Something you didn't address in your post that I can see (or maybe you did and I just missed it) is what do you want a dog to do for your son? Like Kirsten said, tether dogs are very not good. But maybe you had something else in mind. What is your goal for the dog?

Offline swimmergirl247

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Re: Do you think my child (7yo) is a good candidate?
« Reply #6 on: June 01, 2017, 05:41:36 PM »
if it were my child I would wait unlit they are about 13 or so. kristin is right on the triad approach with the unlitmate goal being teh child eventually take control of the dog slowly as they adjust to each other and working together.

IMO I think too many parents jump the begun on Autism service dogs. this is the time wher eyou would will learn how to cope, in all service dog specialties the goals is for the dog to pick up the slack of what the person with the disability can't do for themselves. at this age your child may have a lot of things they can't do but with help and patience he could become even better using other approaches. techniques a methods,

I would also like to here what task you want the dog to learn to help your son with. tooo many parents (and I'm not saying you are one of them) get a Austins service dog to effectively act as a babysitter for there child, not taking into account the safety of the child or dog into account.

So I'd wait a few years then se where the pit fall as. is the ulitmate goal for you child to return to school? or do you think college is a realistic hope? then training a SD working as a tridad team and gradually "transfer" full control over to your son.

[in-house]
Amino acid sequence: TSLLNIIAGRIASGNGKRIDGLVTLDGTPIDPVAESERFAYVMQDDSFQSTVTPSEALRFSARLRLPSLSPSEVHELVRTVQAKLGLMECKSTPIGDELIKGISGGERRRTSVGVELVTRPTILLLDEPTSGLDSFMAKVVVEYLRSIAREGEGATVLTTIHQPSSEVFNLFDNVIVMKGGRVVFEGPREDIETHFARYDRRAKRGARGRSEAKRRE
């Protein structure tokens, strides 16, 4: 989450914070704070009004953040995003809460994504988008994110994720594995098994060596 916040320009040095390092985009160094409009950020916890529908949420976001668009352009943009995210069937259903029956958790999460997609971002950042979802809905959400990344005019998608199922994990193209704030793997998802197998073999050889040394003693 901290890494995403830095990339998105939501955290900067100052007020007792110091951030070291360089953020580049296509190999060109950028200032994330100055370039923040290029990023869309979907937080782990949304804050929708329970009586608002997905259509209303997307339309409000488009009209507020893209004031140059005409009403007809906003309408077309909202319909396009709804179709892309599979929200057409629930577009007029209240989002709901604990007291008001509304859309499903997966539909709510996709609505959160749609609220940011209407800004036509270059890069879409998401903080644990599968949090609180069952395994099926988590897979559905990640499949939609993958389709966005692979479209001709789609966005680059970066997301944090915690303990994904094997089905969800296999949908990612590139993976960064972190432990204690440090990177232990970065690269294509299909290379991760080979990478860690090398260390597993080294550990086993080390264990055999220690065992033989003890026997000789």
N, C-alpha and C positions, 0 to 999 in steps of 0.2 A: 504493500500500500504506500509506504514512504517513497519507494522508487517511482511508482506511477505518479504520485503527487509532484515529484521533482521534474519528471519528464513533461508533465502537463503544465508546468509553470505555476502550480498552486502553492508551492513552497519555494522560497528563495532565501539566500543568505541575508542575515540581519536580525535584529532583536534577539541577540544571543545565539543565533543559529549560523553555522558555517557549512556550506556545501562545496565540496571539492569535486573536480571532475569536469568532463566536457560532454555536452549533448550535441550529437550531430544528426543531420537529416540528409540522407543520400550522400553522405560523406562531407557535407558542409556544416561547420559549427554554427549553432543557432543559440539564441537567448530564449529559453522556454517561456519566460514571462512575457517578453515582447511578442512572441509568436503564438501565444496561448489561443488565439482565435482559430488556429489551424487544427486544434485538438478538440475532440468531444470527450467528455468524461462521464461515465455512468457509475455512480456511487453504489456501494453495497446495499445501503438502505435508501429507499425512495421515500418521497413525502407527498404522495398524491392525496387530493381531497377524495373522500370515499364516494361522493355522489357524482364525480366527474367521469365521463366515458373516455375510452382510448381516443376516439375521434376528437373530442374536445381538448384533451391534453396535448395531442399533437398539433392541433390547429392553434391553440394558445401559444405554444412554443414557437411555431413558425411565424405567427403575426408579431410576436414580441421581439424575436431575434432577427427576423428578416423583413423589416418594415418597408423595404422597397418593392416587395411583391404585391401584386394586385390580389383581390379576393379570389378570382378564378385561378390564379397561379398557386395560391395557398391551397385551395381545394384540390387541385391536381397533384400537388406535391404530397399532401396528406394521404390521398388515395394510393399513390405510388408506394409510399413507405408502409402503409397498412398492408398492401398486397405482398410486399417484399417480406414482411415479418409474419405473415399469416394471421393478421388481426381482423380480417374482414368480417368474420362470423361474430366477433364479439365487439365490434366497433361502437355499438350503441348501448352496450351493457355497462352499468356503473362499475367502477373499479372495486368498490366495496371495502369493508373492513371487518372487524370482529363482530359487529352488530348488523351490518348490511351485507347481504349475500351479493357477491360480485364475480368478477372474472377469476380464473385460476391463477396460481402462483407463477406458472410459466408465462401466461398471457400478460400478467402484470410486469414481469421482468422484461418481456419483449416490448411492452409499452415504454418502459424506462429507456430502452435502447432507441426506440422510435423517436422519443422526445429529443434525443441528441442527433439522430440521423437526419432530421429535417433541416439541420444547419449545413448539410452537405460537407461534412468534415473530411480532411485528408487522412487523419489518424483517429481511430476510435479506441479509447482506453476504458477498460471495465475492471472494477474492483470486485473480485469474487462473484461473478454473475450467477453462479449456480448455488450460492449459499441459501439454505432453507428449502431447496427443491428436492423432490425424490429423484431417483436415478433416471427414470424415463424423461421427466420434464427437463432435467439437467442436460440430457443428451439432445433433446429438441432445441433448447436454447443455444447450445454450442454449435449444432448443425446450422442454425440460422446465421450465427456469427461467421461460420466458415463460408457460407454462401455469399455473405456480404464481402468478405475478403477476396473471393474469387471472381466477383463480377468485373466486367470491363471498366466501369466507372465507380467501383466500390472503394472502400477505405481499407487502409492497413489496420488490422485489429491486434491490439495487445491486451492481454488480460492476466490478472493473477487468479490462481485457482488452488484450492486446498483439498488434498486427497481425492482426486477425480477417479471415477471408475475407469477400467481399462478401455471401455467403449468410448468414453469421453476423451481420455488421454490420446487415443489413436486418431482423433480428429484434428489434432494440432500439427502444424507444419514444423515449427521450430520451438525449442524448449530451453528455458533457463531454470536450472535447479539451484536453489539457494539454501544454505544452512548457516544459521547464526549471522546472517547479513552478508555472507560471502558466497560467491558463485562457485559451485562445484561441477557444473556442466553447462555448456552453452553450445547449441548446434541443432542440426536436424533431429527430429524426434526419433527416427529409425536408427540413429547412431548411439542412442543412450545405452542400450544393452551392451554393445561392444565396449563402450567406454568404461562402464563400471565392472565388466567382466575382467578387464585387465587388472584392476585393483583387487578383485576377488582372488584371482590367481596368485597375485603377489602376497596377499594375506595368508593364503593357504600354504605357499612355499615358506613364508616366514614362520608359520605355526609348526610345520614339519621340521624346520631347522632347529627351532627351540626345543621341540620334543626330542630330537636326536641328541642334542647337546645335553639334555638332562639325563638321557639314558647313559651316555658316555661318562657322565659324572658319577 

this could both is would be a several year process (raise the puppy, train the tasks, prooffing them, then involving your son though triad work) during which time you would basically be rasing as second child. it would be very time consuming and expensive. but the end gaol could very well be worth it.

th reason I say wait until your son is older is because at 7 you would Have to stay a triad team for safety purely because of maturity. I mean you wouldn't give the leash of a service dog to a average 7 year old and ask them to walk the dog though a mall would you?  likely until at least teh age of 10 or 11, which could stint his personal growth. but if you wait and focus on making him the best he can be now and then think about this down the road you should only need to be a triad until your son is confident and able to take full "command of the dog, without a safety net.

now you can get a rescue dog and start setting down the ground work (feeding the dog, making sure it gets out to pee, play, teach basic obedience etc) gradually make you son responsible for each step one by one until he does them all by himself. that will lay the ground work for owning and handling a SD and having to care for something other than himself.